Tensor products of finite number of different objects are always well described in the literature. However, the situation of infinite tensor products seems to be much tougher. Even in the simplest case, the infinite tensor product of Hilbert spaces, we have to be patient to find a good references (apart from the original article by von Neumann). Can one explain or give the references to how the infinite tensor products of infinitely many (normal) states is defined. Is there an analogue to the "stabilizing sequence" and all but finite number of states are e.g. vector states?

If we consider an infinte tensor product of von Neumann algebras, it's predual seem to correspond to the space which consists of infinite tensor product of states, right?

Last question is a bit vague, but I want to ask it. Say that we have the predual of the infinte tensor product of the same von Neumann algebra $M$. We take the state $\omega \in M_{*}$, can we view $\omega^{\otimes_{\sigma-\text{weak}} n}$ for some $n \in \mathbb{N}$ an element of the predual of the infinite tensor product of $M$ ? When the limit of this expression makes sense I mean $\lim_{n \to \infty} \omega^{\otimes n}$, for instance when it is an element of the predual of the infinite tensor product of $M$ and how does it possibly look.

I'm studying "INFINITE TENSOR PRODUCTS OF VON NEUMANN ALGEBRAS" by Nakagami, so maybe by the end I will be able to answer my question, but still I will be grateful for any help.

  • $\begingroup$ Did you already check out: mathoverflow.net/questions/11767/infinite-tensor-products $\endgroup$ – Suvrit Mar 23 '14 at 15:36
  • $\begingroup$ Yes, I looked there. They describe more algebraic setting and I'm sure it is possible to find a nice reference (book) which would answer my question directly. The article which I mentioned (in my question) seems to be alright, however it would be better to see something more recent. $\endgroup$ – Glacier Mar 23 '14 at 15:46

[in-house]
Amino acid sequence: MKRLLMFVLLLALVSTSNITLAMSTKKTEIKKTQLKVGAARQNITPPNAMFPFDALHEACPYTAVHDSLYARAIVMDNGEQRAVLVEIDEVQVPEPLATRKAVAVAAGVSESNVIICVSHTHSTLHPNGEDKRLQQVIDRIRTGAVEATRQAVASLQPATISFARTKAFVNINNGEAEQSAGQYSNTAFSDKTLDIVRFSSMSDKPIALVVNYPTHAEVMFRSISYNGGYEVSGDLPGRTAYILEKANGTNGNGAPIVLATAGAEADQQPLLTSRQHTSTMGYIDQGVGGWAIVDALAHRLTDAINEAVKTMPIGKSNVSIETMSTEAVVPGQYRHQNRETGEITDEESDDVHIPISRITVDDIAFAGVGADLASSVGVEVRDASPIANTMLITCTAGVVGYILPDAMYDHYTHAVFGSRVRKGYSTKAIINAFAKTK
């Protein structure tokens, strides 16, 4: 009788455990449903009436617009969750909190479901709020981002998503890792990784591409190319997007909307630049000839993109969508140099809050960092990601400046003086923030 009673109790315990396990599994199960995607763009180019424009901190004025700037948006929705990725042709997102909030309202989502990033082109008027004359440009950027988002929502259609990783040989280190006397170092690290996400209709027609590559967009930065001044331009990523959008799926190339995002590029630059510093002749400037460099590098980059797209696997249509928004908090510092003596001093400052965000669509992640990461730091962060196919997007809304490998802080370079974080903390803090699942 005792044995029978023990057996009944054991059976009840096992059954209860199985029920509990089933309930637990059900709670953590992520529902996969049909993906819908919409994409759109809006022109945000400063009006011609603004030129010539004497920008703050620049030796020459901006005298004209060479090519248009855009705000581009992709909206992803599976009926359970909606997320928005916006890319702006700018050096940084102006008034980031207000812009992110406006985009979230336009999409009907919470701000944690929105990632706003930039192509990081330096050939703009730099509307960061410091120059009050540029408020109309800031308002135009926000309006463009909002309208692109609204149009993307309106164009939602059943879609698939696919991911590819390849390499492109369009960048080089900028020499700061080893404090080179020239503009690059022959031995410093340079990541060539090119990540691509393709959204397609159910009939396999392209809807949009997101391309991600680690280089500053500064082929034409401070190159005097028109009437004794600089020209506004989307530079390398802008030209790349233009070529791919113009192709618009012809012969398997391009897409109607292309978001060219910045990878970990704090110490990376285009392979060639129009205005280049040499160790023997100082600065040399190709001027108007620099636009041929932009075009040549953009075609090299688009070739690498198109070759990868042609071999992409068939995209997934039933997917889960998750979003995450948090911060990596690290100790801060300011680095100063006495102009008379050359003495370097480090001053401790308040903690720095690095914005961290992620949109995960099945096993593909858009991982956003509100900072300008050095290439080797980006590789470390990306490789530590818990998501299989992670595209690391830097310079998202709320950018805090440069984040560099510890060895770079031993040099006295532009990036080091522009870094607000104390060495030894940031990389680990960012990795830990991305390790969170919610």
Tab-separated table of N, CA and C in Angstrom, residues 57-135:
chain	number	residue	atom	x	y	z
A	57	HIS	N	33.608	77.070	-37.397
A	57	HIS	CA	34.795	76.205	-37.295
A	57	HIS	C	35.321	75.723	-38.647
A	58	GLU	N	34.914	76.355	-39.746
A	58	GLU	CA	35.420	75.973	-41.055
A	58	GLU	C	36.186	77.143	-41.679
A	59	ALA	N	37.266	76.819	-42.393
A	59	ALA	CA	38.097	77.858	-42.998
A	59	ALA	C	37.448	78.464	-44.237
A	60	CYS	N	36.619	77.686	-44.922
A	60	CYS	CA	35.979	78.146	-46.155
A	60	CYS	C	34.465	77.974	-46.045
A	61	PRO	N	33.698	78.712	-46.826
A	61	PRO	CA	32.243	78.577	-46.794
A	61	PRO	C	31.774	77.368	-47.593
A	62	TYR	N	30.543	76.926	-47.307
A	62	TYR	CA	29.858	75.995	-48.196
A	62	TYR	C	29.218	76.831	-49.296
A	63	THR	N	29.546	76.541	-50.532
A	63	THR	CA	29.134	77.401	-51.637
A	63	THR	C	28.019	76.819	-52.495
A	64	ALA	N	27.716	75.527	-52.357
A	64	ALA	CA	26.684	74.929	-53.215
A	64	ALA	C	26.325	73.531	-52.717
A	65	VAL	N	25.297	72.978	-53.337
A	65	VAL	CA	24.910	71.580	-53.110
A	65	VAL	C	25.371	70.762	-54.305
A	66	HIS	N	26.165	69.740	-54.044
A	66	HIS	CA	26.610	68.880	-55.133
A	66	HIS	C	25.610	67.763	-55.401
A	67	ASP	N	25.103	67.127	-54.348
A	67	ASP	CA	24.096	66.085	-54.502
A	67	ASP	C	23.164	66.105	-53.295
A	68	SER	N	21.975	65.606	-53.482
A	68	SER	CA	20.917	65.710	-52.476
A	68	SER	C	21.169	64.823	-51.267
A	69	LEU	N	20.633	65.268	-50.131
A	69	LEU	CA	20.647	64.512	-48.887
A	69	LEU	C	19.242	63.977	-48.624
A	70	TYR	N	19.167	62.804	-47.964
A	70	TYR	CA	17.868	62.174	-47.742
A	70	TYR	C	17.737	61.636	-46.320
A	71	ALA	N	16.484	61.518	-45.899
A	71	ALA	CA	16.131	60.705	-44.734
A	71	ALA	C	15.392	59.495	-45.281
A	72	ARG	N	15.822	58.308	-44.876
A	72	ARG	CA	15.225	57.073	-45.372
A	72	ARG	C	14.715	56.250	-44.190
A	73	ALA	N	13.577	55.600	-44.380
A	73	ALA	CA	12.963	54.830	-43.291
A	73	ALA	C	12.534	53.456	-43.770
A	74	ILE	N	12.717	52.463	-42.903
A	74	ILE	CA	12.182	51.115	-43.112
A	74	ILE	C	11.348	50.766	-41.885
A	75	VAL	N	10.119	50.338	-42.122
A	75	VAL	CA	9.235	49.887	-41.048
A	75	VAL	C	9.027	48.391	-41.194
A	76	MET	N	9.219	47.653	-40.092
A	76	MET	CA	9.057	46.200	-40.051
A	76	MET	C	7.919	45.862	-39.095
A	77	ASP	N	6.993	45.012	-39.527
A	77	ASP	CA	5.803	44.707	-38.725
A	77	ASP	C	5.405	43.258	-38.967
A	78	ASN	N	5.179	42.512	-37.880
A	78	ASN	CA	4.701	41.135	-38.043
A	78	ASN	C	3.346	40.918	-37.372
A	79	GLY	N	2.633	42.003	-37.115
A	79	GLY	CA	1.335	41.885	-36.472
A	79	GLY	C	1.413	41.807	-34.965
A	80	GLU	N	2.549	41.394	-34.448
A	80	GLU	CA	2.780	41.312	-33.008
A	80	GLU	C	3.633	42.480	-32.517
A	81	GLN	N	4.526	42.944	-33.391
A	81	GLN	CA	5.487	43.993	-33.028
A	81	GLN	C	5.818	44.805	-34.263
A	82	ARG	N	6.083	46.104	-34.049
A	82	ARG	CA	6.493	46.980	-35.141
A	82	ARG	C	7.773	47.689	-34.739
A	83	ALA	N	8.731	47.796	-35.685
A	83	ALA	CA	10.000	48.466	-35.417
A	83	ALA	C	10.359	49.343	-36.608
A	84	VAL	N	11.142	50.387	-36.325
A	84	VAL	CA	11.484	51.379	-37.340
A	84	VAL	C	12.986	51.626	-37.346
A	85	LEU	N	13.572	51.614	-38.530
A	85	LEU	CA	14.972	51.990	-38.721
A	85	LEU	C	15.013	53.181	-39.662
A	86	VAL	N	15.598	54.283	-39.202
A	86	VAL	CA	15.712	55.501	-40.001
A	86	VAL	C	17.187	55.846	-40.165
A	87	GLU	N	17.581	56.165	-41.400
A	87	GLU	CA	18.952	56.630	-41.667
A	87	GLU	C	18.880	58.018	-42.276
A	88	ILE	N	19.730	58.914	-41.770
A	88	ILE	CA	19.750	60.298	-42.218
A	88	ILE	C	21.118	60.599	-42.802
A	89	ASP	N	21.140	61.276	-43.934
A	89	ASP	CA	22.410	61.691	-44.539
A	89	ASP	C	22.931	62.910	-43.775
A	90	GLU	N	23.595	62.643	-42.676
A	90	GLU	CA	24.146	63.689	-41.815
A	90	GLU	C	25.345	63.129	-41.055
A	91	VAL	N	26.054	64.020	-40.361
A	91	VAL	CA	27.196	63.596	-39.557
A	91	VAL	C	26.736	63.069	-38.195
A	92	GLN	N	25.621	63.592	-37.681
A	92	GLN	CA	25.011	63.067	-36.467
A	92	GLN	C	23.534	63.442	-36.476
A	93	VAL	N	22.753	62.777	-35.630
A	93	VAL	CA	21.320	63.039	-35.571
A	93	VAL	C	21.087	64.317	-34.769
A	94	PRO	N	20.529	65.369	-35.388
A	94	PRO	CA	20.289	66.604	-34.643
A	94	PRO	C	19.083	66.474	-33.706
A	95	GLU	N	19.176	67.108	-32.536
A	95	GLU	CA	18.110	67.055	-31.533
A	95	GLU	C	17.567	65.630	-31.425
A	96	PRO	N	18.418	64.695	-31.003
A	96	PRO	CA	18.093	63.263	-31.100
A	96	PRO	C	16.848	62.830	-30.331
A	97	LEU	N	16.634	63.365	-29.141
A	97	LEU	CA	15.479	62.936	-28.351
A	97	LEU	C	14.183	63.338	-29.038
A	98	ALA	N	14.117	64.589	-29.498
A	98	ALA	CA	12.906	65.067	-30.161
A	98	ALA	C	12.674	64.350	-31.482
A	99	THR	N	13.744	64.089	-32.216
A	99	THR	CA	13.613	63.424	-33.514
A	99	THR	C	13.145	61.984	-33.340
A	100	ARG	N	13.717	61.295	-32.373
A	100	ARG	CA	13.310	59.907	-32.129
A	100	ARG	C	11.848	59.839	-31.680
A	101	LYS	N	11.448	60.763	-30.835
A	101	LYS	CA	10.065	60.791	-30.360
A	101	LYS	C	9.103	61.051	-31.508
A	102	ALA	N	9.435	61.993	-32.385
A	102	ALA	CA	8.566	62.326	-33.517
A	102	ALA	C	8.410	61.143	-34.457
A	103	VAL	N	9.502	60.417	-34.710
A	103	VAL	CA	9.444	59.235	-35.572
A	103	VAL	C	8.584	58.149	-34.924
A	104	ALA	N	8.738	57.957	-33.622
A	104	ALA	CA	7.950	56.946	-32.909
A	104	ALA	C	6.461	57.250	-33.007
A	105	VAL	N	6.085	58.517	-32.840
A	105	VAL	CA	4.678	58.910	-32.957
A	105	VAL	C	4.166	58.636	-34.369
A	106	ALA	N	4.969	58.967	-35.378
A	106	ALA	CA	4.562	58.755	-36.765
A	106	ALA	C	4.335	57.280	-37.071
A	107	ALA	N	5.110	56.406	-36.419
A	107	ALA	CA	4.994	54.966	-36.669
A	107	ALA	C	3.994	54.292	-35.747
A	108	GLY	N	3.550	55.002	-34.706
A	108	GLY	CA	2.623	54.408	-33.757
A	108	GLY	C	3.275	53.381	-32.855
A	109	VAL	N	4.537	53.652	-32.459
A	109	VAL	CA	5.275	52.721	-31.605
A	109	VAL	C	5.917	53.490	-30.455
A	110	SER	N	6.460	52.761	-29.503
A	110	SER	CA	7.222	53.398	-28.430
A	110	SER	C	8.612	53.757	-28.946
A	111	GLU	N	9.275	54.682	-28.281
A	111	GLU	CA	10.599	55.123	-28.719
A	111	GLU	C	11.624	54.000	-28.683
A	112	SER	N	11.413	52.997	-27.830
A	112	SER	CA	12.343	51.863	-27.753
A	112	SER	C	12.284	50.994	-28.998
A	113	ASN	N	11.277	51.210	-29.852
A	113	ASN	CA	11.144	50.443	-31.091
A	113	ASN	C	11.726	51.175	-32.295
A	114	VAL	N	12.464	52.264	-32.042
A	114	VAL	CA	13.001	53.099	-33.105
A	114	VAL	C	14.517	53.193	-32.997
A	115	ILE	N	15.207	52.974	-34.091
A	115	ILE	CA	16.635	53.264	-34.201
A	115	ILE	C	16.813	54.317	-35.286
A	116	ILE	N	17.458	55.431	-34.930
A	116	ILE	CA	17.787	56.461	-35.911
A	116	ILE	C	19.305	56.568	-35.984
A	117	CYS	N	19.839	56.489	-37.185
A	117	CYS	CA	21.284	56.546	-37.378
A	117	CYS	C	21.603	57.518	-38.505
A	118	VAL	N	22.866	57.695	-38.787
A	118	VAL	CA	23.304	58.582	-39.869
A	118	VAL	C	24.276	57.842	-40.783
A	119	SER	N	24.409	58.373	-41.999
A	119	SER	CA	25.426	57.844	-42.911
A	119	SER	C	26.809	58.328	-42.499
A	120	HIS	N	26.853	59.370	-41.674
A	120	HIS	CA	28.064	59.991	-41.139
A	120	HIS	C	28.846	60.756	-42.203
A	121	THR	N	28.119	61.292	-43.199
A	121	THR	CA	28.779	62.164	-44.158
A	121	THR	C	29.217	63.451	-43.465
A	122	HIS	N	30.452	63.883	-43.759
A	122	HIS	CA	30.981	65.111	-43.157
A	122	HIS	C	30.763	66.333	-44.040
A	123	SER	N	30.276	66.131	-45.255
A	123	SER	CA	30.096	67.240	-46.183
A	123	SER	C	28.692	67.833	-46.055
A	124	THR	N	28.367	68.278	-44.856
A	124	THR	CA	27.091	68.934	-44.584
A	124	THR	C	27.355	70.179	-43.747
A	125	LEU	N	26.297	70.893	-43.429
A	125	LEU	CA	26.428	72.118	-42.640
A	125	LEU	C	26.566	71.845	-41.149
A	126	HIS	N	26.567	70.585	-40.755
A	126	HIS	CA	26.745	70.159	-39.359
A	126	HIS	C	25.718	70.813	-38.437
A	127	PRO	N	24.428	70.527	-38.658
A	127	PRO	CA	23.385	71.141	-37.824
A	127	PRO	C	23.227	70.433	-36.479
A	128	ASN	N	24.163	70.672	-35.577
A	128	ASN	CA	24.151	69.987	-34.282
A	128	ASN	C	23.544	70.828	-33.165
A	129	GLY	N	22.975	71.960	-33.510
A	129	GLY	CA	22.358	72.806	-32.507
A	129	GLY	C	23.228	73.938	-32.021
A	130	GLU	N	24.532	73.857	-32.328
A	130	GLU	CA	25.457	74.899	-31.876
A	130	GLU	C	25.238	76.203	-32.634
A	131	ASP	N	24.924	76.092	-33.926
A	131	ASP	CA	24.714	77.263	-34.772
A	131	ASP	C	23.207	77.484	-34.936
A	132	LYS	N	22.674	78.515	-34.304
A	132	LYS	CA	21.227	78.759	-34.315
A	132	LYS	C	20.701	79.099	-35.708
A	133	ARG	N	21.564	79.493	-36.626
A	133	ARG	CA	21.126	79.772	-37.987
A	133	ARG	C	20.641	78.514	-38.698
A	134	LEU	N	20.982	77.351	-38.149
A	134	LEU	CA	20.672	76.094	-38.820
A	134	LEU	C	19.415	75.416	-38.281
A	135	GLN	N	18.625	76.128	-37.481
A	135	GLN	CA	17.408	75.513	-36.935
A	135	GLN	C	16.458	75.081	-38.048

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    $\begingroup$ I'm looking for the answers to the questions which you asked in the first paragraph. Can you share your answers if you have now any idea of these? $\endgroup$ – Prince Khan Jan 30 at 16:51

If you're working at the level of Hilbert spaces, I think the more usual procedure nowadays is to fix a distinguished unit vector $u_i$ in each Hilbert space $H_i$, then define the tensor product to be the Hilbert space generated by all elementary tensors $\bigotimes v_i$ such that $v_i \in H_i$ for all $i$ and $v_i = u_i$ for all but finitely many $i$. This is a direct limit of the tensor products over finite sets of indices in a fairly obvious way. In physical models the $u_i$ would typically be ground states. This definition seems more usable than the old "full" infinite tensor product defined by von Neumann which is typically nonseparable. I give details in Section 2.5 of my book Mathematical Quantization.

It seems that the infinite tensor product defined by Nakagami in general will not act faithfully on the Hilbert space defined above. I am not sure what to make of this fact. An analogous construction of an infinite tensor product of von Neumann algebras can be given on my Hilbert space tensor product. (Say each $M_i$ acts on $H_i$, then each $M_i$ acts on $\bigotimes H_i$ and we let $\bigotimes M_i$ be the von Neumann algebra generated by all the $M_i$ within $B(\bigotimes H_i)$. But since my Hilbert space is just a piece of the full tensor product, I expect my von Neumann algebra tensor product to be contained in Nakagami's. So this gets kind of interesting!

I suppose the predual of $\bigotimes M_i$ as I am defining it will be a direct limit of the maximal tensor products of finite sets of preduals of the $M_i$, with the embedding maps given by tensoring with the vector states coming from the $u_i$.

For your last question, in my setup this certainly works if $\omega$ is the vector state coming from $u_i$, and in Nakagami's definition you'll be okay as long as $\omega$ is any vector state. So it seems like you want to be sure $M$ is in standard form to begin with, so that every normal state is a vector state, and then Nakagami's construction should do what you want. (Otherwise I imagine it doesn't.)

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  • $\begingroup$ Concretely, given a ${\rm II}_1$ factor $M$, is there a state on $M^{\otimes \infty}$ generating a ${\rm II}_1$ factor? $\endgroup$ – Sebastien Palcoux Aug 3 '14 at 5:14
  • $\begingroup$ And, is there a state generating a ${\rm III}_1$ factor? In this case, what's the core? (I think to the example $M=L(\mathbb{F}_2)$). $\endgroup$ – Sebastien Palcoux Aug 3 '14 at 5:16

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